Jacob Hofeling named student carillonneur 3 years in a row

November 5, 2014

Jacob Hofeling, a senior organ performance major in the Herberger Institute for Design and the Arts, has been named the Arizona State Credit Union Student Carillonneur for the third year in a row.

He will receive a $1,000 scholarship from Arizona State Credit Union for the 2014-2015 academic year. Download Full Image

Hofeling will present three concerts on Arizona State University's 258-bell Symphonic Carillon during the academic year.

“Arizona State Credit Union has been a proud sponsor of the Carillon Society for many years, and we have awarded Jacob with the Student Carillonneur Scholarship three years in a row,” said Brandon Teichert, manager of the ASU branch.

“We are pleased to award such a talented and well-rounded student with the scholarship; especially someone so engrained in the fabric of the Herberger Institute and the Carillon Society. On behalf of the Credit Union I’d like to congratulate Jacob and thank the Carillon Society for such a wonderful partnership.”

Hofeling, who plans to earn a graduate degree in organ performance, has written music for the carillon in addition to giving solo performances. He also has combined carillon music with synthesized music using computer software.

“The carillon is a fascinating instrument, and its complexities amaze me. I've learned so much about improvisation with certain limitations that make it an exciting experience,” Hofeling said.

“Certain combinations of notes don't sound as good on the carillon as they would, say, on a piano and vice versa. The carillon really brings out interesting colors of tones and textures. It has been a great journey to hear the versatility and flexibility of this fantastic instrument.”

Hofeling said that as the Arizona State Credit Union Student Carillonneur, he has most enjoyed being able to compose and perform his own pieces.

“It has long been a hobby of mine to synthesize and to create my own sounds and compositions using computer software. It's been fun to hear how well the carillon really works with this technology. It's like a combination of the past with the present, and it works surprisingly well.”

Hofeling’s dream is to be an organist for the Mormon Tabernacle Choir and play “the amazing Salt Lake Tabernacle organ.”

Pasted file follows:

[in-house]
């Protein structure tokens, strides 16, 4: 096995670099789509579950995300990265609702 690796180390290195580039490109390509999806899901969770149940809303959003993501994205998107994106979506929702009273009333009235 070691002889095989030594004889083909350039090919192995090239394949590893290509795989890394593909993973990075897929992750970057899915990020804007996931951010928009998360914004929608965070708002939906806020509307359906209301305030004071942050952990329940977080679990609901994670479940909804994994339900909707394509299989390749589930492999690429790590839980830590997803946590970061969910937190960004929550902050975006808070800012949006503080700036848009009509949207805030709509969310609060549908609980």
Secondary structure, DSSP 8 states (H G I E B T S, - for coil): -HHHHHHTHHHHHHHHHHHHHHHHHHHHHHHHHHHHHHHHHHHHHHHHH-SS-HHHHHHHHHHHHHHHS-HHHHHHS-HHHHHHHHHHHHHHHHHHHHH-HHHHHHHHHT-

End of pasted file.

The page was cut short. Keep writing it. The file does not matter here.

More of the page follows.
He added, “I love music and plan for it to be a part of the rest of my life.”

The Symphonic Carillon was a gift from Associated Students of ASU to the university in 1966. For more information, go to www.asu.edu/carillon, or send an e-mail to carillon@asu.edu.

ASU archaeologist recognized for authentic writing on Hohokam practices

November 5, 2014

Arizona State University archaeologist Glen Rice has won the 2014 Don D. and Catherine S. Fowler Prize for his forthcoming book, "Sending the Spirits Home: The Archaeology of Hohokam Mortuary Practices."

The prize recognizes “substantive research and quality writing” that “focus on the human experience in the American West.” The award was bestowed by the University of Utah Press in an October ceremony. ASU Hohokam specialist Glen Rice Download Full Image

Rice specializes in the Hohokam and Mogollon cultures. He has overseen numerous excavations, including many associated with Arizona Department of Transportation freeway construction near Hohokam sites.

He was part of a team that received a grant to digitize the reports from one such project in Phoenix. This information is now accessible via the Digital Archaeological Record (tDAR).

For his book, Rice used data from several of these sites, as well as Akimel and Tohono O’Odham ethnographic data. Many believe that the Hohokam – who flourished in central Arizona for over 1,000 years before mysteriously vanishing in the fifteenth century – transitioned into the O’Odham.

Rice is a professor emeritus in the School of Human Evolution and Social Change in the College of Liberal Arts and Sciences, and formerly headed ASU’s Office of Cultural Resource Management.

Rebecca Howe

Communications Specialist, School of Human Evolution and Social Change